3. The circuit of claim 2 wherein the first variable gain current stage includes a first current steering differential pair and a second current steering differential pair, the first current steering differential pair having a first steering transistor and a second steering transistor, the second current steering differential pair having a third steering transistor and a fourth steering transistor.
4. The circuit of claim 3 wherein the first steering transistor has a base connected to a first control signal of a pair of complementary control signals, a collector connected to a fifth node, and an emitter connected to the first node and wherein the second steering transistor has a base connected to a second control signal of the pair of complementary control signals, a collector connected to a power supply node, and an emitter connected to the first node.
5. The circuit of claim 4 wherein the third steering transistor has a base connected to the second control signal, a collector connected to the power supply node, and an emitter connected to the second node and wherein the fourth steering transistor has a base connected to the first control signal, a collector connected to a sixth node, and an emitter connected to the second node.
6. The circuit of claim 5 wherein the second variable gain current stage includes a third current steering differential pair and a fourth current steering differential pair, the third current steering differential pair having a fifth steering transistor and a sixth steering transistor, the fourth current steering differential pair having a seventh steering transistor and an eighth steering transistor.
7. The circuit of claim 6 wherein the fifth steering transistor has a base connected to the second control signal, a collector connected to a fifth node, and an emitter connected to the third node and wherein the sixth steering transistor has a base connected to a first control signal, a collector connected to the power supply node, and an emitter connected to the third node.
8. The circuit of claim 7 wherein the seventh steering transistor has a base connected to the first control signal, a collector connected to the power supply node, and an emitter connected to the fourth node and wherein the eighth steering transistor has a base connected to the second control signal, a collector connected to a sixth node, and an emitter connected to the fourth node.
9. The circuit of claim 8 wherein the output stage includes a first output resistor and a first output capacitor connected between the power supply node and the fifth node and a second output resistor and a second output capacitor connected between the power supply node and the sixth node,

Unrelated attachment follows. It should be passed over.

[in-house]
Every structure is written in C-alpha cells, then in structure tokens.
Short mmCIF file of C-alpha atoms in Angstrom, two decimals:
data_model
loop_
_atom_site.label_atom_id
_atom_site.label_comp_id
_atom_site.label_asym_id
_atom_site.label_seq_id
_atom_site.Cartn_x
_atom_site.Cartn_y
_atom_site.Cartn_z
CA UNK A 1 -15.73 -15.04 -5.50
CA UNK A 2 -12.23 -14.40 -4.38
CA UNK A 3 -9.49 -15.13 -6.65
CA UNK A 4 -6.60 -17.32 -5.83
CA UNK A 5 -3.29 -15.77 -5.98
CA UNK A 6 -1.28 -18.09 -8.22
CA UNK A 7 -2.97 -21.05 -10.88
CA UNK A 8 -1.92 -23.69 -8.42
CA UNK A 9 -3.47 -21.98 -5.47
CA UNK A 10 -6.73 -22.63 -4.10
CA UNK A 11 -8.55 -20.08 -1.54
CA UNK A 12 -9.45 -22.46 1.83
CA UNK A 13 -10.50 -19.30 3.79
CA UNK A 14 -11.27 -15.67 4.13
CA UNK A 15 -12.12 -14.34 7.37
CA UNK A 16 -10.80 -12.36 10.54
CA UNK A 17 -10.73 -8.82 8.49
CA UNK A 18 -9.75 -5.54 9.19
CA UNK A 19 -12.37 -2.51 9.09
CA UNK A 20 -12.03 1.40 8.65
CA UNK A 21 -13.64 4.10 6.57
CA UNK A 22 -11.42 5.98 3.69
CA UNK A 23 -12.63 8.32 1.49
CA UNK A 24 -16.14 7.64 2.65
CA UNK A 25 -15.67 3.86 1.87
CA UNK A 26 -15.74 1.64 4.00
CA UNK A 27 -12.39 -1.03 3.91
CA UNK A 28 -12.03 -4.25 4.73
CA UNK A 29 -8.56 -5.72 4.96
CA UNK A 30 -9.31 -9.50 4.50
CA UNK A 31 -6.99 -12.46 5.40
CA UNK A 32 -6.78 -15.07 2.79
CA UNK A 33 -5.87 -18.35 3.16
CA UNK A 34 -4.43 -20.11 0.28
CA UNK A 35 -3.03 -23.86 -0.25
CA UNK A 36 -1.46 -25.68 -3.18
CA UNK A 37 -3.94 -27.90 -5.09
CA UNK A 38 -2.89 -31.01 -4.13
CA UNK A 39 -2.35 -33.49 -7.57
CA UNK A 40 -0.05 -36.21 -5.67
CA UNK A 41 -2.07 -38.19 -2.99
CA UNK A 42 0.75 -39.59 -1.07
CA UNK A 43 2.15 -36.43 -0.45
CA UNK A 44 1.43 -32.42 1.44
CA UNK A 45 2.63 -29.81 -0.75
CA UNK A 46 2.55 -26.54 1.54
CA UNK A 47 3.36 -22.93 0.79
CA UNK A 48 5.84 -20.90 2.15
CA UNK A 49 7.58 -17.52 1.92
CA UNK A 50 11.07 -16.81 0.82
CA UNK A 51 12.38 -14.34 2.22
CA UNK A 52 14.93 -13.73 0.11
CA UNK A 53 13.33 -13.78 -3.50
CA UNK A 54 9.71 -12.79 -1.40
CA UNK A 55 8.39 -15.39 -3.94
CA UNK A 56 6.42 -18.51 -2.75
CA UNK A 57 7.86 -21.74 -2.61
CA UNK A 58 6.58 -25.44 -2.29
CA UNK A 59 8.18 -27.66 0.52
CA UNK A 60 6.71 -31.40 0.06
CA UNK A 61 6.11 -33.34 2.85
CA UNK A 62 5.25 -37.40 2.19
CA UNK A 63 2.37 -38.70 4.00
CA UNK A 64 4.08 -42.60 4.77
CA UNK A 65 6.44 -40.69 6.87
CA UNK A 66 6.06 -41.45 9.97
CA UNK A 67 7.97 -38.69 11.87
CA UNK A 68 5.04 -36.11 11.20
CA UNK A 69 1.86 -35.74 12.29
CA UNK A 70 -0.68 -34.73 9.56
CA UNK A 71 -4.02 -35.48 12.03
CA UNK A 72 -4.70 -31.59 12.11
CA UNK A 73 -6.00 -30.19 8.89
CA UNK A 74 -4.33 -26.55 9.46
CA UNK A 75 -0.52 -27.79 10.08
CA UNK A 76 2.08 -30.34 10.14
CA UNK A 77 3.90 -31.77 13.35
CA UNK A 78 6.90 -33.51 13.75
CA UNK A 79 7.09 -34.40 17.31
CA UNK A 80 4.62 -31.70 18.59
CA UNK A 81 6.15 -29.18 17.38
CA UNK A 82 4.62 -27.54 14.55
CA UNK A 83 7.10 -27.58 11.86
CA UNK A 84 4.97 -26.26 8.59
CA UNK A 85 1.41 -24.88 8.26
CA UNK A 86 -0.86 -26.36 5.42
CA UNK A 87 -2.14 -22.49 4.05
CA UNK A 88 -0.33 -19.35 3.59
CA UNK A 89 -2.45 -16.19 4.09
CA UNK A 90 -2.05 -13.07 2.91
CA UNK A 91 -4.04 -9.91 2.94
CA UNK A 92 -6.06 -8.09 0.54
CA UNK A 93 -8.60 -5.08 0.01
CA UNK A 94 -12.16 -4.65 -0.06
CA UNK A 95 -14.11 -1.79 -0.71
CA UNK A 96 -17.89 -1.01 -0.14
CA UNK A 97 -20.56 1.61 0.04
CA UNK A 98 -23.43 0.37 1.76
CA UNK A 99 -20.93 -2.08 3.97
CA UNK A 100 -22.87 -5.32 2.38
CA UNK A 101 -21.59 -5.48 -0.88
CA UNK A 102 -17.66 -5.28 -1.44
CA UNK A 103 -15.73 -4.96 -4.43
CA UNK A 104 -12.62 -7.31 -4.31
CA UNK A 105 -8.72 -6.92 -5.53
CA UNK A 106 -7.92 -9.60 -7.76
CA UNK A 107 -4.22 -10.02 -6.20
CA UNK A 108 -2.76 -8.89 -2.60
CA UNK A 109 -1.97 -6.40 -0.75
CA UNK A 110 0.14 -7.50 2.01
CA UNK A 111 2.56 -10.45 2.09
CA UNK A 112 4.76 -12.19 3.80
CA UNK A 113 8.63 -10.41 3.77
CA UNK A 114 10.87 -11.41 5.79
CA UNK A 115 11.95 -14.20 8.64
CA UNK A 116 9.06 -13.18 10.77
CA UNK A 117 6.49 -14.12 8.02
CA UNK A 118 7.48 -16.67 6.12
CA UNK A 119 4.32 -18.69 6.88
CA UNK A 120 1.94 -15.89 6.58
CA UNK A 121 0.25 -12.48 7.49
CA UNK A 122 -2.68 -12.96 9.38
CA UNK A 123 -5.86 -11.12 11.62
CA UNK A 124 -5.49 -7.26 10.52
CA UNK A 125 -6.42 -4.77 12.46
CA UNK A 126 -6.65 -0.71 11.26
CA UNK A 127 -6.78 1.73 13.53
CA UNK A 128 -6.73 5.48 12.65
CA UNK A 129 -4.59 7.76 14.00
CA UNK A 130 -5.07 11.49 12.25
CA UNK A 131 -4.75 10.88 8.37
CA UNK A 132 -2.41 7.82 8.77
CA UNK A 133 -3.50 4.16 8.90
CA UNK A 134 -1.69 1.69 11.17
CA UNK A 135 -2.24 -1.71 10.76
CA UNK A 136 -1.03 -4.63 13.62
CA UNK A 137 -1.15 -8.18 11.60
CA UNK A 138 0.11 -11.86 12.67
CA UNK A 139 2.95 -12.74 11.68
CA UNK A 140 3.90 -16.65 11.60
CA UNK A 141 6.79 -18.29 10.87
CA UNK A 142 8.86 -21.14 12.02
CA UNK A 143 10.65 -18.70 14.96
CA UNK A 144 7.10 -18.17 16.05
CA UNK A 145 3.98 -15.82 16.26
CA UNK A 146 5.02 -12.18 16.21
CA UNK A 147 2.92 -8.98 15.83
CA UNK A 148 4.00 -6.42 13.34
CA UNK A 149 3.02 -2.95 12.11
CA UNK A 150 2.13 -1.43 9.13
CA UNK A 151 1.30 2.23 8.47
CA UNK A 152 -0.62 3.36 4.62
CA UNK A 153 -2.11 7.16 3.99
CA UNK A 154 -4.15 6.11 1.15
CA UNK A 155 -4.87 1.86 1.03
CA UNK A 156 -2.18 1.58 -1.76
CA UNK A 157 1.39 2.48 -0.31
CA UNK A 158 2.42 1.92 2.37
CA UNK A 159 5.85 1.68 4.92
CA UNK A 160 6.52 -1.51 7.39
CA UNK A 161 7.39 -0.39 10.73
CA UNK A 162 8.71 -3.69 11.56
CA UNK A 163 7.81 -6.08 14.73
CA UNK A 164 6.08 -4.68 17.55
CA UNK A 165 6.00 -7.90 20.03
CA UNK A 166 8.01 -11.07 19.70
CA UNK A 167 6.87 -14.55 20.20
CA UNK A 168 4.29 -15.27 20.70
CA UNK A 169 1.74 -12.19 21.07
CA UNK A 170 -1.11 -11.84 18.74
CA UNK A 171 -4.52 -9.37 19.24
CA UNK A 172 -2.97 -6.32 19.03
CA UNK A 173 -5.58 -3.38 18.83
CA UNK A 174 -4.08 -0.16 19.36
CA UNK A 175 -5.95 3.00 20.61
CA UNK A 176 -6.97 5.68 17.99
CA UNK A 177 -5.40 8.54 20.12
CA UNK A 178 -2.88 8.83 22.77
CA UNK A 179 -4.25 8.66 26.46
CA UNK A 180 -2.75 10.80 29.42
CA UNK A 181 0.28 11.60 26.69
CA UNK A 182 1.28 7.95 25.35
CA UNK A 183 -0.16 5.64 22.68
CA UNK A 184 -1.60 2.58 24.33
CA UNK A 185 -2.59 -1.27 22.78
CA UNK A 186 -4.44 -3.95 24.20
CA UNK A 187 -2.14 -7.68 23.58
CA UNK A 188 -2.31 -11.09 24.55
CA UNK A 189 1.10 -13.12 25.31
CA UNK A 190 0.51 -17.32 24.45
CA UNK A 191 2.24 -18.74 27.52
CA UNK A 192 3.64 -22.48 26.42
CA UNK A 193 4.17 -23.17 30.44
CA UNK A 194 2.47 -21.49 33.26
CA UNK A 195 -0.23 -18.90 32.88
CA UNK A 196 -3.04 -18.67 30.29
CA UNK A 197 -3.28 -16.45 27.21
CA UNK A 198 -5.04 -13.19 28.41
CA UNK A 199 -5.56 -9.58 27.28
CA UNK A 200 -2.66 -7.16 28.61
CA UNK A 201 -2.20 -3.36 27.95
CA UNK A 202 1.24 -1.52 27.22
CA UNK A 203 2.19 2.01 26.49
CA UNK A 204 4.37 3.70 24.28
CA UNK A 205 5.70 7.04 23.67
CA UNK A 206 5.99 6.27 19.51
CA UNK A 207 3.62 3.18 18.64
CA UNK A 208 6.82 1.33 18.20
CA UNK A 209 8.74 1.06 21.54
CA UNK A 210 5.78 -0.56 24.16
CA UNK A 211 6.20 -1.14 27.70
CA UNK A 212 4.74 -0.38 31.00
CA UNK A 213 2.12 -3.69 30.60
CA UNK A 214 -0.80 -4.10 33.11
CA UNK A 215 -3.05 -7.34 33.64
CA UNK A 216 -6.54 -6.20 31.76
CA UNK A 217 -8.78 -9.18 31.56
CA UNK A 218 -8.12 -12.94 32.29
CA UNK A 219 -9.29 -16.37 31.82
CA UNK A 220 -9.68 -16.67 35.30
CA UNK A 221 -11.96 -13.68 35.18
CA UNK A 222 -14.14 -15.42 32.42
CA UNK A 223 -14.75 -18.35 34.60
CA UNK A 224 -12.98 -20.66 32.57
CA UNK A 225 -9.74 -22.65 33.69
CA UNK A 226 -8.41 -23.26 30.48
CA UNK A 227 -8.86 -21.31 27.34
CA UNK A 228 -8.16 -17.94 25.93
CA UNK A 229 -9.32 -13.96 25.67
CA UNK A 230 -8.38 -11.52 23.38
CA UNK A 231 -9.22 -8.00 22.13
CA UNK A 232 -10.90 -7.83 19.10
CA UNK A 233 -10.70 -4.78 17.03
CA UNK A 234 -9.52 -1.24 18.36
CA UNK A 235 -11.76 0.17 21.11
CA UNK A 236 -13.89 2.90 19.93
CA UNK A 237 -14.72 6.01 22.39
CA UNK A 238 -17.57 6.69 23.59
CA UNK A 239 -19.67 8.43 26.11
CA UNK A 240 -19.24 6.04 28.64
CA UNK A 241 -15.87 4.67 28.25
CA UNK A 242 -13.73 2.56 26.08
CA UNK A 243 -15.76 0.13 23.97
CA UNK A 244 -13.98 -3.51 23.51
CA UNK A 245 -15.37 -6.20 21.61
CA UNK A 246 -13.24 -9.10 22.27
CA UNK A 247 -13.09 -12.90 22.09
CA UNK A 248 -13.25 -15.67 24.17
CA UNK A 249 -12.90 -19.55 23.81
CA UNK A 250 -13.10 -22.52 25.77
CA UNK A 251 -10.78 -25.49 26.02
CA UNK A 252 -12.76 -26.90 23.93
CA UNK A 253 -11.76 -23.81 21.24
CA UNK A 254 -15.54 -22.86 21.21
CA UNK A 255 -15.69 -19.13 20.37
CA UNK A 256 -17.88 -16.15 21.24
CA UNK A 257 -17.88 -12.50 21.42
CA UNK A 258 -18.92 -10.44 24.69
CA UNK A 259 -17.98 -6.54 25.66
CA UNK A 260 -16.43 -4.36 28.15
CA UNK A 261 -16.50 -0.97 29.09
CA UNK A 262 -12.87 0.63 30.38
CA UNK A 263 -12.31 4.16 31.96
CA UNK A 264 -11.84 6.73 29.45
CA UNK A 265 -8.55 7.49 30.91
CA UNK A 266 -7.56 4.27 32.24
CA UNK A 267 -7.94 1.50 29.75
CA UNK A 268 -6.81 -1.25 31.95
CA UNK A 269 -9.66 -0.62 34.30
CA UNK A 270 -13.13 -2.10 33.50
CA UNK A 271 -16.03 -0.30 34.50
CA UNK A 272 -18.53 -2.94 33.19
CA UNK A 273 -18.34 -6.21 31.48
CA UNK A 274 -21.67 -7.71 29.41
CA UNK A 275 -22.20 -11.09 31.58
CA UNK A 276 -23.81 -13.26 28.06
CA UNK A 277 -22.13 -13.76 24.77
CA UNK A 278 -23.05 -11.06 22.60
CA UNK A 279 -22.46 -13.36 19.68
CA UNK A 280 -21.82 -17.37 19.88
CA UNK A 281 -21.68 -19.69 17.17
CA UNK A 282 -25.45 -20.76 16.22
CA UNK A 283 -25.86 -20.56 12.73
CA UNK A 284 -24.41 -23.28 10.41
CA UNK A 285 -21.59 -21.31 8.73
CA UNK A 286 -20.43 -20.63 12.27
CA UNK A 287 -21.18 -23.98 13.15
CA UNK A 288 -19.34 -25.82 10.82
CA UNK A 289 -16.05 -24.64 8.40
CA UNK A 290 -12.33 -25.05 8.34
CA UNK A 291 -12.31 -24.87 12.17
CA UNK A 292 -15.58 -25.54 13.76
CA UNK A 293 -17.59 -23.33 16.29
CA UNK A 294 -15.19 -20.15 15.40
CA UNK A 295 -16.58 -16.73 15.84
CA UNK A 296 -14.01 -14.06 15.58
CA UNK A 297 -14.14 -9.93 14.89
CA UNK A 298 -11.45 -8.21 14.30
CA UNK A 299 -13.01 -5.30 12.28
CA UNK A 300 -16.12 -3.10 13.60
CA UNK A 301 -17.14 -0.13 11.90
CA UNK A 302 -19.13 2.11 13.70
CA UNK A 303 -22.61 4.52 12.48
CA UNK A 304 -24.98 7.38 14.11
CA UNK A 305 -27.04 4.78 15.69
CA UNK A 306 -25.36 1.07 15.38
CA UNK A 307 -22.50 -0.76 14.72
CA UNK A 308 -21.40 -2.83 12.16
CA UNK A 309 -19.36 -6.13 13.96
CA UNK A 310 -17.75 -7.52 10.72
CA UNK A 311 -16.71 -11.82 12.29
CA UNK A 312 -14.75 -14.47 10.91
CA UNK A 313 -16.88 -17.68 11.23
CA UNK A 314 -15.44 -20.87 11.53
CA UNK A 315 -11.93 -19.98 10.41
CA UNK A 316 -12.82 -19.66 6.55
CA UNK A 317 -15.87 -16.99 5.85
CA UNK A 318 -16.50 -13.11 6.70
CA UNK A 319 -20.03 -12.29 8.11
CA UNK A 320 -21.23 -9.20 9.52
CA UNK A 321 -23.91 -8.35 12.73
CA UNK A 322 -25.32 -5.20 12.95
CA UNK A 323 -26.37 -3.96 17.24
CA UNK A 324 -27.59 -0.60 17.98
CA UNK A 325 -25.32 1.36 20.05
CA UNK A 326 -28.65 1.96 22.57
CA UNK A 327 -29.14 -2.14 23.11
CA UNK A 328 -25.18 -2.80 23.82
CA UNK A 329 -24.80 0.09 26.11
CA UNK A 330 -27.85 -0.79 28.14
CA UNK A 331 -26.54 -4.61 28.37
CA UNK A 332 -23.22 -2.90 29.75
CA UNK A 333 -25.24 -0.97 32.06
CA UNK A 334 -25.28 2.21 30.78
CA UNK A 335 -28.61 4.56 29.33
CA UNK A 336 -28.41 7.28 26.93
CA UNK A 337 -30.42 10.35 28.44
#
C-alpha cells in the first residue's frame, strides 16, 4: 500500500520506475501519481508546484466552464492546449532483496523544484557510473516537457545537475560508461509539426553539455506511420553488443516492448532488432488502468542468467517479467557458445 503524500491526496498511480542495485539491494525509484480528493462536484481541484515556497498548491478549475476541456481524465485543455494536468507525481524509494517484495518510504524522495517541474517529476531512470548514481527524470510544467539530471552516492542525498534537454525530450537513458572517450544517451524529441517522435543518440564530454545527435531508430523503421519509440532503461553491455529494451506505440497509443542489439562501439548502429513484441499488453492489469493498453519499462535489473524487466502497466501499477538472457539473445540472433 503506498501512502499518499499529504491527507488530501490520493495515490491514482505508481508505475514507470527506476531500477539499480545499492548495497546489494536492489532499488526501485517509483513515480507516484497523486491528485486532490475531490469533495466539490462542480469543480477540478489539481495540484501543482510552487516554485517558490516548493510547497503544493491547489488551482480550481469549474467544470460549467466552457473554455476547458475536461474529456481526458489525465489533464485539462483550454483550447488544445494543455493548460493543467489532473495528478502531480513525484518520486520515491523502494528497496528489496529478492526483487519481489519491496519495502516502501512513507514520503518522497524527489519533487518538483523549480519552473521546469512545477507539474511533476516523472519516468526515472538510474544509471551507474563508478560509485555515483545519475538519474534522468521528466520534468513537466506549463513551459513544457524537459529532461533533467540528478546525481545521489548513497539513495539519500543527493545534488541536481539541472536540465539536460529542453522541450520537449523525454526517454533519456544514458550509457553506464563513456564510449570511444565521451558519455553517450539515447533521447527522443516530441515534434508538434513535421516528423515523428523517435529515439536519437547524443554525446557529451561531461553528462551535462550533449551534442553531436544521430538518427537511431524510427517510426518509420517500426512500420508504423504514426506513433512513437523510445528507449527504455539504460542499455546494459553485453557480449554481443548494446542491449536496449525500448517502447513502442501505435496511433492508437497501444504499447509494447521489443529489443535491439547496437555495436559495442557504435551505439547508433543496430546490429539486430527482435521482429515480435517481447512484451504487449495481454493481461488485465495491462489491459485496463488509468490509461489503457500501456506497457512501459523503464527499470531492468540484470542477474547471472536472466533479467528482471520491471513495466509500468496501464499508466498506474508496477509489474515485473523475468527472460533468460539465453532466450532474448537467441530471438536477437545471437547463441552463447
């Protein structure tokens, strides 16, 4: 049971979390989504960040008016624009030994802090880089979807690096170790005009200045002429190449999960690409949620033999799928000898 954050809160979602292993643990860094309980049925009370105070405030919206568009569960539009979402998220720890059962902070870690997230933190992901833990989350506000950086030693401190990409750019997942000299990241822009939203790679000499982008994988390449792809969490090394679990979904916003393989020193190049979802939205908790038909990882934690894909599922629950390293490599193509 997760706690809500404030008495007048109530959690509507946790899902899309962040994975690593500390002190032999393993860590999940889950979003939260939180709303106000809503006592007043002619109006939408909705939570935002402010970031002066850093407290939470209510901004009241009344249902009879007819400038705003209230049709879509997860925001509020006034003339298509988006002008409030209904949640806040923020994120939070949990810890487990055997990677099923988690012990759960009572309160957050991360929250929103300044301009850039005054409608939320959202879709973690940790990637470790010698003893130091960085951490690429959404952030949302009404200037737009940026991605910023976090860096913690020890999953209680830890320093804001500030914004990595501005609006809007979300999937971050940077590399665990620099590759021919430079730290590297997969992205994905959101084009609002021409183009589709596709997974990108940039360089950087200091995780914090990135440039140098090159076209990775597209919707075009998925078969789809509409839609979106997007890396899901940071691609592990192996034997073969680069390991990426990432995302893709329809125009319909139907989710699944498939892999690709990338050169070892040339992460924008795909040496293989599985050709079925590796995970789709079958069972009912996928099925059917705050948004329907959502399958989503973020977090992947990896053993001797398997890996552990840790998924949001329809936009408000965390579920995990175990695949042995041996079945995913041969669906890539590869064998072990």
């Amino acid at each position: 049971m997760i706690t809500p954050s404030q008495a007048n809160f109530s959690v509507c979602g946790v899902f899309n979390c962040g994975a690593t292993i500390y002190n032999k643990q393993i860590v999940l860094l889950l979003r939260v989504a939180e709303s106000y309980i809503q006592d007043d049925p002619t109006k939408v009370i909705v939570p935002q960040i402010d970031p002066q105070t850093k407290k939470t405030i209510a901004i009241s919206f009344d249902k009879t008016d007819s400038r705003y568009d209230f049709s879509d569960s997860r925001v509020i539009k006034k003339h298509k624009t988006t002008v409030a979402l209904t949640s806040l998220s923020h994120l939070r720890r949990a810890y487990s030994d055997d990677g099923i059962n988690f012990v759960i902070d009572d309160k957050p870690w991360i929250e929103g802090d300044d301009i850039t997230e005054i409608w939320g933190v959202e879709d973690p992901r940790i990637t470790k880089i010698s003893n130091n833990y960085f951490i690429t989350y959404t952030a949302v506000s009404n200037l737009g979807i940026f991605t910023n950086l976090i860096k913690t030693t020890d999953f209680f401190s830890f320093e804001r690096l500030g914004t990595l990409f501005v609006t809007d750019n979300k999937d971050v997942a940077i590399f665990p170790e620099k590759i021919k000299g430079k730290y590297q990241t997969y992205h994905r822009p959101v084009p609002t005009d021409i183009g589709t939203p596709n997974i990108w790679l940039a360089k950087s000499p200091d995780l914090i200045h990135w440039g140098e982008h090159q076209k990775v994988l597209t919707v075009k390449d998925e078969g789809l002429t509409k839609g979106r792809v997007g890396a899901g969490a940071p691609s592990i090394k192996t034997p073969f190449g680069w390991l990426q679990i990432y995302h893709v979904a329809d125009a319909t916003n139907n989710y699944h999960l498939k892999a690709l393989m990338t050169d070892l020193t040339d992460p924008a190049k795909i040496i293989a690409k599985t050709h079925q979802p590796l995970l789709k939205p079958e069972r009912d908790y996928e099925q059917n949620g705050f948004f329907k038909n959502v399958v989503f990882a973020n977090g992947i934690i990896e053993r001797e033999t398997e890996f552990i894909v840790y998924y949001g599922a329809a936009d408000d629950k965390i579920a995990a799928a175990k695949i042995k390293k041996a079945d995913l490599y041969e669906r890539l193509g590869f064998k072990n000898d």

wherein a first output signal of a pair of complementary output signals is taken from the fifth node and a second output signal of the pair of complementary output signals is taken from the sixth node.
10. The circuit of claim 9 wherein the plurality of waveshaping components includes a boost emitter resistor, a first boost capacitor, and a series connected first boost resistor and a second boost capacitor.
11. The circuit of claim 9 wherein the plurality of waveshaping components comprises:
a boost emitter resistor connected between the emitter of the first boost transistor and the emitter of the second boost transistor;
a first MOS transistor having a first gate, a first source, a first drain, and a first body, the first gate connected to the emitter of the first boost transistor, the first source, the first drain, and the first body being connected to the emitter of the second boost transistor;
a second MOS transistor having a second gate, a second source, a second drain, and a second body, the second gate connected to the emitter of the second boost transistor, the second source, the second drain, and the second body being connected to the emitter of the first boost transistor;
a first half first boost resistor;
a second half first boost resistor;
a third MOS transistor having a third gate, a third source, a third drain, and a third body, the third gate being connected to the emitter of the first boost transistor through the first half first boost resistor, the third source, the third drain, and the third body being connected to the emitter of the second boost transistor through the second half first boost resistor; and
a fourth MOS transistor having a fourth gate, a fourth source, a fourth drain, and a fourth body, the fourth gate being connected to the third source, third drain and third body, the fourth source, the fourth drain, and the fourth body being connected to the third gate.
12. An adaptive equalization circuit for equalizing the frequency response of varying lengths of transmission line, the adaptive equalization circuit comprising:
first transconductance means for sinking a pair of first complementary currents in response to a pair of complementary input signals;
second transconductance means for sinking a pair of second complementary currents in response to the pair of complementary input signals, the pair of second complementary current having a waveshape which approximately mathematically represents an inverse transfer function of a maximum length of transmission line, each current of the pair of first complementary currents corresponding to one current of the pair of second complementary currents;